Fifteen block print pictures by Cambodian double amputee artist Morn Chear will be displayed at TRIBE Cambodia Art Gallery in the creative hub of Siem Reap town from Thursday.
Entitled The Space Between, it is the first ever solo exhibition by Chear, who has perfected his rare technique of linocut block print artwork at Open Studio Cambodia in his home province of Kampot.
His pictures reflect Chear’s daily life as a disabled man in the Kingdom, from fixing his father’s shack, to doing housework, riding bikes and his relationship with his wife, who herself suffers from polio.
The couple have been married for six months, with the images celebrating their small moments of joy, tenderness and affection, also depicting his wife carrying out daily activities like laundry and preparing meals.
As a double amputee, Chear has had to be inventive in practicing his art, using his limbs to draw with a pencil on blocks of wood, carving wood using a chisel and using a roller to press ink on paper.
“Having been working here [Open Studio Cambodia] for nearly one year, I have created some block print pictures with support from Lauren Iida [the studio’s American founder]. She helped arrange my first solo exhibition, which reflects my life journey as a disabled man,” said the 29-year-old.
Chear lost both his hands in a workplace accident almost a decade ago.
“I was born with both limbs, but I was in an accident while I was working on a construction site. I was electrocuted when I was about 20-years-old, losing both my hands. I used to be able to do anything; I used to enjoy doing the things that normal people do. I fell into a great depression back then,” Chear recalled.
He said that he faced a lot of discrimination after the accident, even from people within his community.
“Some of them stopped calling me by my name. They started to call me a kombot [a derogatory word for an amputee] and so on ... It was totally unacceptable for me,” he said.
“I knew they were just kidding sometimes, but I still could not handle how they made fun of my disability. Some people would tell me, if they lost their arms like me, they would commit suicide by hanging themselves or jumping in the river. It was a joke to them, but it hurt my feelings a lot.”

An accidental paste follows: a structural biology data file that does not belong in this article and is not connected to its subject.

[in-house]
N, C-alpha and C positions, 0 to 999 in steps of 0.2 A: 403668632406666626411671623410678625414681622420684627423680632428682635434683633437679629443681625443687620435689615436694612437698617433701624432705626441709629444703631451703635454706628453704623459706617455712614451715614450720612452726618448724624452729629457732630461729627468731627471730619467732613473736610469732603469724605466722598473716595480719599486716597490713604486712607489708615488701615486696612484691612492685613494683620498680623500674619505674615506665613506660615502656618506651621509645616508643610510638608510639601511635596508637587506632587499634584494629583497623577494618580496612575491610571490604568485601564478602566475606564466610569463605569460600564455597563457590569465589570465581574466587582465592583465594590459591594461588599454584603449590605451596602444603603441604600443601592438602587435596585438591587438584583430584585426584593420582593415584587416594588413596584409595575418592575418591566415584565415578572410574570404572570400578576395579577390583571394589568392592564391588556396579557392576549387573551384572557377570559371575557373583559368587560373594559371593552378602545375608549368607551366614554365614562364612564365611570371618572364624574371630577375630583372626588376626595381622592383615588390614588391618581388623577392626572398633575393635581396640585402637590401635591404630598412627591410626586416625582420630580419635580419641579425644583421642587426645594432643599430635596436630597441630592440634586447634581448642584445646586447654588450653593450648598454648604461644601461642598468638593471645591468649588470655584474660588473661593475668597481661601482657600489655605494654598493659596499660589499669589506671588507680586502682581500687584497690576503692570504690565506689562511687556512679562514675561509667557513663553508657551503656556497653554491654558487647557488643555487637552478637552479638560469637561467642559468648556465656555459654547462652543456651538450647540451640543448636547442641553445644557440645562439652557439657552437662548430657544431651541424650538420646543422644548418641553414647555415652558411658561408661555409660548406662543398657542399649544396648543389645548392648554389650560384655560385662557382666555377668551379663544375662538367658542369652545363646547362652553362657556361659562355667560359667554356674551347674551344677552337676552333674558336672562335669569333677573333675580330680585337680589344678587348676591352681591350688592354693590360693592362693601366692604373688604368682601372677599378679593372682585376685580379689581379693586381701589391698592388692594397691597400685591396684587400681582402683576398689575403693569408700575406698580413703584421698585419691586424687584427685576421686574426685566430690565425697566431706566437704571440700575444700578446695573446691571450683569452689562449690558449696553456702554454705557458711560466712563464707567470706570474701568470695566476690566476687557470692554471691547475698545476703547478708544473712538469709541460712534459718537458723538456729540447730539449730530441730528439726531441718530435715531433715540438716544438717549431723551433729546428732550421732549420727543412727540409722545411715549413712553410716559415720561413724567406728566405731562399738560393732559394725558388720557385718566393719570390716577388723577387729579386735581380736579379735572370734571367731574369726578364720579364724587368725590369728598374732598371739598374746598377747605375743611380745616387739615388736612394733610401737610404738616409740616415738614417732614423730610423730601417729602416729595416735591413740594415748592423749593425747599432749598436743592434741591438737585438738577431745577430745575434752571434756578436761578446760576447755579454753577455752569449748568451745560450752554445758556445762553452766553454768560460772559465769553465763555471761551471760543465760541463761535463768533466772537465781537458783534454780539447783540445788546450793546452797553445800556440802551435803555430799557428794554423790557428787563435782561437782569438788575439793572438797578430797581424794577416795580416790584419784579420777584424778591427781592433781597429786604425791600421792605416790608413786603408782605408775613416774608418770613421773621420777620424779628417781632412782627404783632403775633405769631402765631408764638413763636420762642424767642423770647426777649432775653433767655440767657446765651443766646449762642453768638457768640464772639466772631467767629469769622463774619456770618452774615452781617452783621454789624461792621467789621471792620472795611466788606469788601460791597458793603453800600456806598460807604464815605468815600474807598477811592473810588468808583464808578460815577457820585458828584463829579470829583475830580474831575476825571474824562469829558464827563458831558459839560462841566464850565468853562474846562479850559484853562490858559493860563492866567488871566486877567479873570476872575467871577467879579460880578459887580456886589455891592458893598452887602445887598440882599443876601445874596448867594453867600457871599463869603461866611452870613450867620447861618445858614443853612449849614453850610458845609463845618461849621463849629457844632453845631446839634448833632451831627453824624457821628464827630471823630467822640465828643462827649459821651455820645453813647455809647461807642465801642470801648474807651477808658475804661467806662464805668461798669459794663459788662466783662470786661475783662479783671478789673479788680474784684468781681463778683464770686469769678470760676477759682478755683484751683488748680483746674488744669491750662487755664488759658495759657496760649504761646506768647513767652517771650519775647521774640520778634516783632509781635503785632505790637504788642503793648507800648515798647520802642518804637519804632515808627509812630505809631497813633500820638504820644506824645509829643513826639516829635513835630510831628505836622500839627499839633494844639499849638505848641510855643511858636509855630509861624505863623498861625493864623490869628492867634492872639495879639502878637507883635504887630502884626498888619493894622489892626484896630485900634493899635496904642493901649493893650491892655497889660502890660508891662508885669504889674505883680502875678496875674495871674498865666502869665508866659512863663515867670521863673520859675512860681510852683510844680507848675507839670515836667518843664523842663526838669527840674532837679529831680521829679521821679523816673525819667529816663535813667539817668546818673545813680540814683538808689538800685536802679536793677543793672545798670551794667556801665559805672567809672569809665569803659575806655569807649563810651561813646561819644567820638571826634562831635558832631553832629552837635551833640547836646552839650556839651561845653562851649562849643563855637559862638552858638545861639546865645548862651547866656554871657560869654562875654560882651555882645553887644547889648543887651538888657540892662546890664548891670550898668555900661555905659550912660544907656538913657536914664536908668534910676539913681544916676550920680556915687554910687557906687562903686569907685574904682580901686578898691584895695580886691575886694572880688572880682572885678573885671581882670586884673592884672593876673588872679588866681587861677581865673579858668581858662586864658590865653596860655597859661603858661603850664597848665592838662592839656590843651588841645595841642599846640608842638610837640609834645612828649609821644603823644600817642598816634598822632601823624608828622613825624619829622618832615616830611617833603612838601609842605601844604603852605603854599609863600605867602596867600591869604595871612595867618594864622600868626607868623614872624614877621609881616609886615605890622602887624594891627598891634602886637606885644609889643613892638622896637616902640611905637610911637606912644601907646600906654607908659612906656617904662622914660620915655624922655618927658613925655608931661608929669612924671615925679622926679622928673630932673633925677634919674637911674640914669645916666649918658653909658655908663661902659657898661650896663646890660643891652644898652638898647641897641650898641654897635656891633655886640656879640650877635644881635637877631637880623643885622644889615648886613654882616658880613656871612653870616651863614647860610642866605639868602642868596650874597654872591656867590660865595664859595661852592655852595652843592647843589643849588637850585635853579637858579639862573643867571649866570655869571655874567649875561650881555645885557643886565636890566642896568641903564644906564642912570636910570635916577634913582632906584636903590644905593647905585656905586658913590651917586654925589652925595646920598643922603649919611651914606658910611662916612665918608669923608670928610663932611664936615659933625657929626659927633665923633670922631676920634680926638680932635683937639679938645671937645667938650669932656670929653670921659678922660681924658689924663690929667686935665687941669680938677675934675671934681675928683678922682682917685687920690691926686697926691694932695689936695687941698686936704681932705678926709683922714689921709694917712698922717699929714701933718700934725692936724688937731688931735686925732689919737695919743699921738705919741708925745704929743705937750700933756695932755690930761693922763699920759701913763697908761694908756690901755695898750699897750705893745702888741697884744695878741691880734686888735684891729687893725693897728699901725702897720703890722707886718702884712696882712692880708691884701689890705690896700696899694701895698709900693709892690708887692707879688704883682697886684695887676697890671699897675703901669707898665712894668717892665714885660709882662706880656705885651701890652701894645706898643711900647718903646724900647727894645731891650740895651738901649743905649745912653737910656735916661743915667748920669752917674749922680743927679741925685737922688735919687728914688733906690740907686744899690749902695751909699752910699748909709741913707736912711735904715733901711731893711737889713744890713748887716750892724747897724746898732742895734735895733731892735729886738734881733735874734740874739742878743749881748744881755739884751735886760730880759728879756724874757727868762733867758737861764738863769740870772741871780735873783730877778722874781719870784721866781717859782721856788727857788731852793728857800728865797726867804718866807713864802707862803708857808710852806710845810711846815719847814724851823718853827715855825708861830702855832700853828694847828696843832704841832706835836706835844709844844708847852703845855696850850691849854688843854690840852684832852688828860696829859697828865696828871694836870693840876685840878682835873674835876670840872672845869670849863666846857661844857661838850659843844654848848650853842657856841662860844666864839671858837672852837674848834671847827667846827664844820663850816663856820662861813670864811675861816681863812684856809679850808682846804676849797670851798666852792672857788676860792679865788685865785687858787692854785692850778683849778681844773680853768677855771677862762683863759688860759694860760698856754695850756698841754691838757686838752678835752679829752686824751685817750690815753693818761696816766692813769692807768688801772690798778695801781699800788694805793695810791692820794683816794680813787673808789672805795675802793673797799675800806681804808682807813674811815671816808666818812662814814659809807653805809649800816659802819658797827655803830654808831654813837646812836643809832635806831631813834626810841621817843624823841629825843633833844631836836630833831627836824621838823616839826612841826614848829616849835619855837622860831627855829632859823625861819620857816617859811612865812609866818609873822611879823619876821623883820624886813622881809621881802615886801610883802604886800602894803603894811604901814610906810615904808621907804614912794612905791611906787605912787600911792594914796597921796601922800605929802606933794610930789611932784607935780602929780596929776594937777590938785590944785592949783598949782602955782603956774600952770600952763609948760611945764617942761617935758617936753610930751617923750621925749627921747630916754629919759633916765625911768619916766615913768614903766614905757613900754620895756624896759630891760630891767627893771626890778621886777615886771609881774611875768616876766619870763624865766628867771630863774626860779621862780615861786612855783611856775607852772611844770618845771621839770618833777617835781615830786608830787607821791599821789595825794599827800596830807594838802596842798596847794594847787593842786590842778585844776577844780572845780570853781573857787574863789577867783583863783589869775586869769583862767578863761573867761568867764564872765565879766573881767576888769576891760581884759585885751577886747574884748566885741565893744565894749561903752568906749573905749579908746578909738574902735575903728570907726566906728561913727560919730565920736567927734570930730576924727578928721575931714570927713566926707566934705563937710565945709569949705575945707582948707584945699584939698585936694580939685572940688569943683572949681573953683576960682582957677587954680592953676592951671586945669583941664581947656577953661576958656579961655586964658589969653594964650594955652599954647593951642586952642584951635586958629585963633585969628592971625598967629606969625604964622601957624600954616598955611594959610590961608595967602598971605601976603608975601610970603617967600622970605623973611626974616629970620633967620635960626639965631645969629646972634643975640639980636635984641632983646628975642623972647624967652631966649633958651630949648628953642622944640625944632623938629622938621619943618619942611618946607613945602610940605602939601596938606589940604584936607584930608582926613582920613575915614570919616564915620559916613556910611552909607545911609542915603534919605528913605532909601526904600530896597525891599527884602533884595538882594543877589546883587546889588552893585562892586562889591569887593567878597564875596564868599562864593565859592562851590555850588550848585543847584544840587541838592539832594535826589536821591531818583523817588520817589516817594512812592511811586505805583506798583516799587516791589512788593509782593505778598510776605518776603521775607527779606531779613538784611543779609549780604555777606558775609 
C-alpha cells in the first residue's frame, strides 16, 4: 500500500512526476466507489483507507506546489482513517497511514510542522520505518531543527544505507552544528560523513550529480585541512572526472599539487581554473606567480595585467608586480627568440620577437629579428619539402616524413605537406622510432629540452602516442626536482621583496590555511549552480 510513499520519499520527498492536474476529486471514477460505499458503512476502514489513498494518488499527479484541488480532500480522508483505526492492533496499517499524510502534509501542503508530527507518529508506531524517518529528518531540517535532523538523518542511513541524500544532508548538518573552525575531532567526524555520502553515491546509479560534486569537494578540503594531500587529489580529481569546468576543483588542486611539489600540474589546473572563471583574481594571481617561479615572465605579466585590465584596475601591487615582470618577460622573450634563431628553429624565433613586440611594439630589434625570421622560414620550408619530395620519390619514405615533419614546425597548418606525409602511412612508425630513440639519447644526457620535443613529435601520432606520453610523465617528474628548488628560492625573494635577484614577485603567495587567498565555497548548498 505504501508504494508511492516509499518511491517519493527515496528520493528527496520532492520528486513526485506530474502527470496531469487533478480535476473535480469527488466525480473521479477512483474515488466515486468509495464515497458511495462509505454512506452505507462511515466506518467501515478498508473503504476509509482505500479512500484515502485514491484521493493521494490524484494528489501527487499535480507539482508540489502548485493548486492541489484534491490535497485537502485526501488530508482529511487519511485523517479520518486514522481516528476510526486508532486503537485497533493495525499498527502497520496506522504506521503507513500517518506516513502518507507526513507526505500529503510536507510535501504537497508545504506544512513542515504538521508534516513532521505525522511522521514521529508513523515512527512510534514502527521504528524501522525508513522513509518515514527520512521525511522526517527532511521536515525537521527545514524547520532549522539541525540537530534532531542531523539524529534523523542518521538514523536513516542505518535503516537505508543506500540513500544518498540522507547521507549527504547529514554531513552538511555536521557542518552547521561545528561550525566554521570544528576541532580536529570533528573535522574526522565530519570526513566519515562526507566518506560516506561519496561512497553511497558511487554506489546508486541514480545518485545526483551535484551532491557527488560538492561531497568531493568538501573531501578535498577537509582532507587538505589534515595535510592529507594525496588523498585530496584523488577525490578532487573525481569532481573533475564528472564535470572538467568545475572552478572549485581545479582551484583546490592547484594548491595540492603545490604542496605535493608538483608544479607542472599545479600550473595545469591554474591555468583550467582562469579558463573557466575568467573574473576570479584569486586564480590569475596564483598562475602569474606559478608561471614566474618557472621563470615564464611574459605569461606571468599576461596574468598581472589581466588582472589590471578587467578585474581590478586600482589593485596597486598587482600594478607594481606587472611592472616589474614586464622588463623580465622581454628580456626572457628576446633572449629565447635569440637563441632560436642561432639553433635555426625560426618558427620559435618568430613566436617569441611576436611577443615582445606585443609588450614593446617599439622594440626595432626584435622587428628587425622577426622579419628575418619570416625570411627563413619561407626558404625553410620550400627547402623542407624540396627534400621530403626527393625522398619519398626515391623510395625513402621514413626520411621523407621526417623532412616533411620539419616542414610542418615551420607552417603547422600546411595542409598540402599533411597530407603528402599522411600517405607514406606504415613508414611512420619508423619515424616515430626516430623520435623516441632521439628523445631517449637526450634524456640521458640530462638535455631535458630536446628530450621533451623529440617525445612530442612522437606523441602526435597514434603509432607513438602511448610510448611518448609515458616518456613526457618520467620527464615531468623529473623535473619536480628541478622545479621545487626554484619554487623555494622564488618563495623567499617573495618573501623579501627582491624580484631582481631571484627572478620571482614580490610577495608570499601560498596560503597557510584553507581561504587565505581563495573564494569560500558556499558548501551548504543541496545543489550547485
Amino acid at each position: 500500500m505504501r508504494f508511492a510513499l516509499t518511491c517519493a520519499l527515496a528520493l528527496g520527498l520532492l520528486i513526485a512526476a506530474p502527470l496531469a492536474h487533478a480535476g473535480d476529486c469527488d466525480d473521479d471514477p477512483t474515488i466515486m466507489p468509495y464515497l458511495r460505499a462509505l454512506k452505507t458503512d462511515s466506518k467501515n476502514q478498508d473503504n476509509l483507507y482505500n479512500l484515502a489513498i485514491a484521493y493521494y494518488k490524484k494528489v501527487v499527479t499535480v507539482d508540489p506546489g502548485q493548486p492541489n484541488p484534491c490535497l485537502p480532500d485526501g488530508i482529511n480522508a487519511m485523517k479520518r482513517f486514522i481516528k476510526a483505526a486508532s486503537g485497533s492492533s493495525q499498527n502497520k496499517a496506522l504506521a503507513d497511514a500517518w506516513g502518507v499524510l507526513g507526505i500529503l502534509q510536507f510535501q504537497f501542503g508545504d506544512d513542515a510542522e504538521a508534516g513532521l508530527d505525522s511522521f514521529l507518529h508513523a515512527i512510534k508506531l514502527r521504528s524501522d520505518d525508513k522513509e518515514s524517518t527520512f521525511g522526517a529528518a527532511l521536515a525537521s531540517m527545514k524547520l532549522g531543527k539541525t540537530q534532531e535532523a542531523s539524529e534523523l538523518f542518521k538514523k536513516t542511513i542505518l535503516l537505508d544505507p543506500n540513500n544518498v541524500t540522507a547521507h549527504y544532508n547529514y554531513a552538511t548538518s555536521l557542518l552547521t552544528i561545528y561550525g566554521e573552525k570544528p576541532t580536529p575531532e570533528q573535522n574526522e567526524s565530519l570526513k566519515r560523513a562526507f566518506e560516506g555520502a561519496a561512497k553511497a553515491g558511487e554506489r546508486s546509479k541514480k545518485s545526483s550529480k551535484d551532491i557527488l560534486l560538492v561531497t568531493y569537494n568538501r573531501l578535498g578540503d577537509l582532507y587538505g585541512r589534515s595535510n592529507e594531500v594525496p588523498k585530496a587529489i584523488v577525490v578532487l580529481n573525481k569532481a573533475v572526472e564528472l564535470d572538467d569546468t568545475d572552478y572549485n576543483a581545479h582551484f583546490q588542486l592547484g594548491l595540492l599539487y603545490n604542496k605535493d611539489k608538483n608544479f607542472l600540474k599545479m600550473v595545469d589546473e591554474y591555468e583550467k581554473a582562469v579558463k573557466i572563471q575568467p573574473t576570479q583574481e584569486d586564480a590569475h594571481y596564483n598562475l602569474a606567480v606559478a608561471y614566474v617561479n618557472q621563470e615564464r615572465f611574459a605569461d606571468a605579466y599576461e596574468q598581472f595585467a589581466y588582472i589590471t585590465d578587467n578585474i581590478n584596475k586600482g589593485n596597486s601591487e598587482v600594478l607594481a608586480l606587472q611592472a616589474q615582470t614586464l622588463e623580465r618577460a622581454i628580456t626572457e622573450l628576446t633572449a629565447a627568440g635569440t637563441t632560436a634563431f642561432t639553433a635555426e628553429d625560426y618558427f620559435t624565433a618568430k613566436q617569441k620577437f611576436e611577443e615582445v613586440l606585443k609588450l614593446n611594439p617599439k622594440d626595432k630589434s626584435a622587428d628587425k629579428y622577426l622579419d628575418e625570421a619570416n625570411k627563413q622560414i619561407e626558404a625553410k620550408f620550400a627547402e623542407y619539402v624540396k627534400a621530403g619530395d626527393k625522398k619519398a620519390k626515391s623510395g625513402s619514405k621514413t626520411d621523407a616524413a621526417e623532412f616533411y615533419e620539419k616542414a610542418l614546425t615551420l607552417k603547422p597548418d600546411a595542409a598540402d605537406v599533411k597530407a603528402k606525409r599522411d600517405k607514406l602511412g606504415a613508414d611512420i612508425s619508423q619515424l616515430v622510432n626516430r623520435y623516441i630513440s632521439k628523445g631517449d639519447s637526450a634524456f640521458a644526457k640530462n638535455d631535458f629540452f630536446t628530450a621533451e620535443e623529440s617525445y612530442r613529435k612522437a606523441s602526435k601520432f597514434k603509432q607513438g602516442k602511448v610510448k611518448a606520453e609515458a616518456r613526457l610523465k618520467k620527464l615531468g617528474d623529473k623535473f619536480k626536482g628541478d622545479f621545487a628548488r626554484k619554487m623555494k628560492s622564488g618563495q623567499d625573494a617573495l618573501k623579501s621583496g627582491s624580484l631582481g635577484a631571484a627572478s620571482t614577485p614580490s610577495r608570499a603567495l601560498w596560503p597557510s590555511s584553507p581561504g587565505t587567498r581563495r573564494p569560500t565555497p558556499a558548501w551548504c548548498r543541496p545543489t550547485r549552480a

It took Chear many years to accept his new reality without the use of his hands. But his life took a turn for the better once he met people from organisation Epic Arts in 2015.
“I was looking after a flock of ducks with my uncle when someone from Epic Arts began speaking to me. They were on a fieldtrip to recruit disabled students,” he said.
“They encouraged me and saved me from depression. I started to focus on myself and not care about how others see me. I stopped thinking about other people’s words and concentrated on polishing my art skills to achieve my dream. I decided to hear what I want to hear and I chose to listen to people who inspire me to be successful.”
Registered as a charity in the UK, Epic Arts is an international inclusive arts organisation based in Cambodia.
At Epic Arts, Chear was trained in performance and visual arts until 2017, at which point he was employed by the organisation.
The skills he learned at the organisation provided him with the ability to accept his condition and lifted his mood.
“I was trained in contemporary dance, singing, drawing and painting. Practicing art is my way to emotionally heal. When I was sad, I would sing or draw for a few hours and it would help relieve those feelings,” he said.
In 2018, he met American-Japanese artist Iida, founder of Open Studio Cambodia. It was with her that he was inspired to pursue his talent in linocut block print artwork, a technique rarely seen in the Kingdom.
He worked part-time for Iida’s studio in Kampot town for nearly one year, before finally deciding to leave his role at Epic Arts this July and continue his art journey with Open Studio Cambodia.
“I’ve been practicing contemporary dance, performing, singing and painting. Among all of these, I would love most to become a visual artist creating paintings, drawings and images with freedom and imagination,” Chear said.
Chear has previously created some work for group exhibitions at Open Studio Cambodia, while he has also had some of his prints and postcards on sale in Iida’s hometown of Seattle.
It was Iida who supported him when arranging his first solo exhibition at TRIBE Cambodia Art Gallery, where established and emerging Khmer artists are invited to showcase their work, tell their stories and explore their artistic potential.
Chear and his wife are currently residing in Kampot while he pursues his art career with Open Studio Cambodia.
“I believe that my disability cannot decide my destiny. Some people take things they have for granted. For me, even though I’m disabled, I can still do a lot of good things to contribute to people around me.
“I can show my talent in art on stage and at exhibitions to help inspire those like me and other people in general. This is my pride and my inspiration to live by,” he said.
The Space Between exhibition is open to the public from August 1 to 31 at TRIBE Cambodia Art Gallery on Central Market Street in Siem Reap town.
Chear’s block print pictures are for sale between $170 to $250 each. The opening reception on Thursday will start at 6:30pm and will feature a singing performance by Chear.